Book: States of Confusion: My 19,000-Mile Detour to Find Direction
Author: Paul Jury
When I embarked on my 17,000 mile road trip over four months and 46 states in 2009, a lot of people suggested I turn the experience into a book. While I considered the idea, in the end I just didn’t see how my trip would be book-worthy.
So I was curious to read how Paul Jury did it. He went on a similar trip a few years earlier, and his goal was to visit 48 states in 48 days and to find himself at the same time.
Both Paul and myself came out of our trips realizing that we wanted to be writers. But aside from that, very little about our journeys was the same. For one thing, Paul made the mistake of not taking along a portable electrical outlet, so he had to sneak around at night looking for outlets outside convenience stores and in motel lobbies. It’s also bizarre that Jury walked into his local AAA office and asked for maps for all 48 states, when a simple GPS would have been a lifesaver.
Paul was on a journey of self-discovery. He was dating a girl who he wasn’t sure was “the one,” and he wanted to use the trip to do some soul-searching. The ending, in terms of the relationship, was not what I expected, but the details of their phone conversations and how they dealt with being apart are fascinating to read.
Jury had a goal of doing something interesting in every state, but he skipped most of the big cities, instead opting for small towns and back roads. He had to make his own fun, which often resulted in taking unnecessary chances, like hopping a fence at night to wander through a corn maze in Kansas after hours, then getting lost and having to nearly destroy the place to get back out. Or getting stopped several times by local police for sleeping overnight in his car. (He should’ve followed my sleeping in your vehicle tips!)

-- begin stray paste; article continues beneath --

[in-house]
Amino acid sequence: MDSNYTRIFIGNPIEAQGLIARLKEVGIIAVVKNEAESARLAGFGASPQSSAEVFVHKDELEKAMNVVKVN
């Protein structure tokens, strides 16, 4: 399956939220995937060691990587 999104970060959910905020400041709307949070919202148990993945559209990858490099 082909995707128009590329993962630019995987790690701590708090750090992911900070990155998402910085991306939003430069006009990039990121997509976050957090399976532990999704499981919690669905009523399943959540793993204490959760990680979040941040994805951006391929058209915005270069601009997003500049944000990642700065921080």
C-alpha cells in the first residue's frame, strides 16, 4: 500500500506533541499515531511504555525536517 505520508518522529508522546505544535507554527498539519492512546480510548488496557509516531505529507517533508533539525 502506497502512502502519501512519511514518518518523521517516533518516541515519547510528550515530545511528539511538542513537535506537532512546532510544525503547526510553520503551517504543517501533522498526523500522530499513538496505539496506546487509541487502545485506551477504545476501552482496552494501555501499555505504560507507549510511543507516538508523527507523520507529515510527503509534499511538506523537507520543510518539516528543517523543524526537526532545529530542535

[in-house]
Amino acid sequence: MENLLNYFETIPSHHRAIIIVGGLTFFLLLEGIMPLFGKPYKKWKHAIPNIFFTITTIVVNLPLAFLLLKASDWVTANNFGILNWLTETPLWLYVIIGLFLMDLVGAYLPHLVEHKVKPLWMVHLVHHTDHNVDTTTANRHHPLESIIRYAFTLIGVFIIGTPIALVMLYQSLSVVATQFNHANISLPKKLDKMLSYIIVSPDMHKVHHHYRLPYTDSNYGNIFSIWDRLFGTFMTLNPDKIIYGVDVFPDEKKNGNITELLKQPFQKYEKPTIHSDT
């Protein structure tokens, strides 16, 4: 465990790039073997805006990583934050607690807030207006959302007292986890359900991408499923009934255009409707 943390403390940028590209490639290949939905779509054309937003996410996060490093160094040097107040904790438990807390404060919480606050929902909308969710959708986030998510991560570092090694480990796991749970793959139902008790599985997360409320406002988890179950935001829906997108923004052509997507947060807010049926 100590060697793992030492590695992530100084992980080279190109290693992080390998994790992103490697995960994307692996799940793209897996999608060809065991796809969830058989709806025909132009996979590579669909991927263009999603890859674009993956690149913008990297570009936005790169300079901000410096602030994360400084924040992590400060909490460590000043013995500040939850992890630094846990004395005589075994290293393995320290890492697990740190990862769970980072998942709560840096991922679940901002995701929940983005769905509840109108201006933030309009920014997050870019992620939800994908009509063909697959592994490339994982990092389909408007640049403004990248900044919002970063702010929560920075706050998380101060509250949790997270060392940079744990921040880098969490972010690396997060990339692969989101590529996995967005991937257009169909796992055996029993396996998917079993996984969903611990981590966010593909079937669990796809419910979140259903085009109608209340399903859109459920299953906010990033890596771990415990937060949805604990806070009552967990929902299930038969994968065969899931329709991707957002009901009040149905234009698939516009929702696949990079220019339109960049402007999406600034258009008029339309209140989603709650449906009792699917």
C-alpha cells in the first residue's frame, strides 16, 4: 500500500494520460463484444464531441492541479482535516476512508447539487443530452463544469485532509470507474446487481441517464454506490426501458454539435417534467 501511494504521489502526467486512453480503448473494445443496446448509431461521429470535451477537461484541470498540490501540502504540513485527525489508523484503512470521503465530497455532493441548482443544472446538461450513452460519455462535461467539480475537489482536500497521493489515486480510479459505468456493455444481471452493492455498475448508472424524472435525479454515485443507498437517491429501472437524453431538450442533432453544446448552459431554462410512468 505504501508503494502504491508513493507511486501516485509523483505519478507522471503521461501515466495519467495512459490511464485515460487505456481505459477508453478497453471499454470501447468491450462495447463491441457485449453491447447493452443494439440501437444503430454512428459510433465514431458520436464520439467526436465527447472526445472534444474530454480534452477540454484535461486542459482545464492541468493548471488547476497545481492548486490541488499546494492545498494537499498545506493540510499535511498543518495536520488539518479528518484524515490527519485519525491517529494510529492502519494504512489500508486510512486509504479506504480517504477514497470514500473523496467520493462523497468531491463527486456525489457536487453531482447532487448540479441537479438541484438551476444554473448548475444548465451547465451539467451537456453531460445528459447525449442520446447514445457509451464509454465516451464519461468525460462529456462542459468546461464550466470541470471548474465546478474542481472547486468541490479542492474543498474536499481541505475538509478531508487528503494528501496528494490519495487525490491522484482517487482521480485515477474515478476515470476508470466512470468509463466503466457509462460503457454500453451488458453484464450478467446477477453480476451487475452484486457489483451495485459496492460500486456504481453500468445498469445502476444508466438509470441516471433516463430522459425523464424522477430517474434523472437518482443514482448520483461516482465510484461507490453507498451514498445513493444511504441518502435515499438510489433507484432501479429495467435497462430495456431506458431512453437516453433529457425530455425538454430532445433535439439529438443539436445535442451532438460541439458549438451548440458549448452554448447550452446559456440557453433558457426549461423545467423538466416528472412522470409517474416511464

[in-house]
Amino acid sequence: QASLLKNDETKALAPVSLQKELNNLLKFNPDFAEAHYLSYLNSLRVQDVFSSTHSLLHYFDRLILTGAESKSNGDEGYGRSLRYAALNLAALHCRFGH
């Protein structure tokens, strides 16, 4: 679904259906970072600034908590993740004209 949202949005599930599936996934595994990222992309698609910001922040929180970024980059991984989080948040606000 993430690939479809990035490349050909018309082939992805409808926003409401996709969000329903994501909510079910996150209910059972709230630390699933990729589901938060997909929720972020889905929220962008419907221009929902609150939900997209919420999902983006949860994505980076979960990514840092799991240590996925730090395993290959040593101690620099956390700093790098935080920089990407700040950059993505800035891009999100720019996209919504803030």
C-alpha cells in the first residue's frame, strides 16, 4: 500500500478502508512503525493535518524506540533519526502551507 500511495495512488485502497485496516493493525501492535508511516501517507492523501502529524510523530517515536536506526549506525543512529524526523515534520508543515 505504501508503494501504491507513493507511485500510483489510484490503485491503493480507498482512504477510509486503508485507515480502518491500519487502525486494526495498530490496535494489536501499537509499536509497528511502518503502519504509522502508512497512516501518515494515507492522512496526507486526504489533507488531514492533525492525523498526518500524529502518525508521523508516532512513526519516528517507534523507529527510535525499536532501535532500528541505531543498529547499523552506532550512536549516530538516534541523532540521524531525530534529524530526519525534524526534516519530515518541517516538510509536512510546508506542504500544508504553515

I found States of Confusion to be an easy and engaging read. Jury did a much better job than I did when it came to engaging the locals, which resulted in a lot of interesting tales. Those who have ever taken a great road trip – or wanted to – will enjoy this book.
Book: Shereen Travels Cheap
Author: Shereen Rayle
Shereen Rayle aims to give travelers tips and resources for taking affordable vacations. Most people will find some useful information in the book – a chapter on packing effectively, for instance, is full of tips on how to pack light and maximize your suitcase space.
The book includes tons of website recommendations, which is a helpful idea, but any publication whose content relies so heavily on website URLs comes with a built-in expiration date. Because of the nature of the Internet, five years from now – probably even two years from now – many of these recommended sites will no longer exist.
Rayle’s writing style is awkward at times, and many of her suggestions are slapped with qualifying statements. Consider this excerpt: “I find if you stay in a locally-owned hotel, you are more in touch with the culture…” Then, one paragraph later, “That’s not to say that you shouldn’t stay in a big-name hotel if you want to and can afford it… If that is what you want, then go ahead and make your reservations there.”
It’s strange that you’d give the reader a piece of advice, then turn around and say, “But if you don’t want to do that, you can do the exact opposite!” It’s an exasperating technique that appears more than once, as Rayle tries to be all things to all people, instead of catering strictly to those on a budget.
The most surprising thing about Shereen Travels Cheap is that she completely ignores the budget traveler’s three best friends: Couchsurfing, hostels, and Megabus. It’s stunning that in 2011, someone could write a “budget travel” book and not even mention these lodging and transportation options.
If you’re the kind of person who stays in hotels everywhere you go, you’ll probably get a lot of mileage out of the information in the book. The true budget traveler, though, will probably prefer other resources.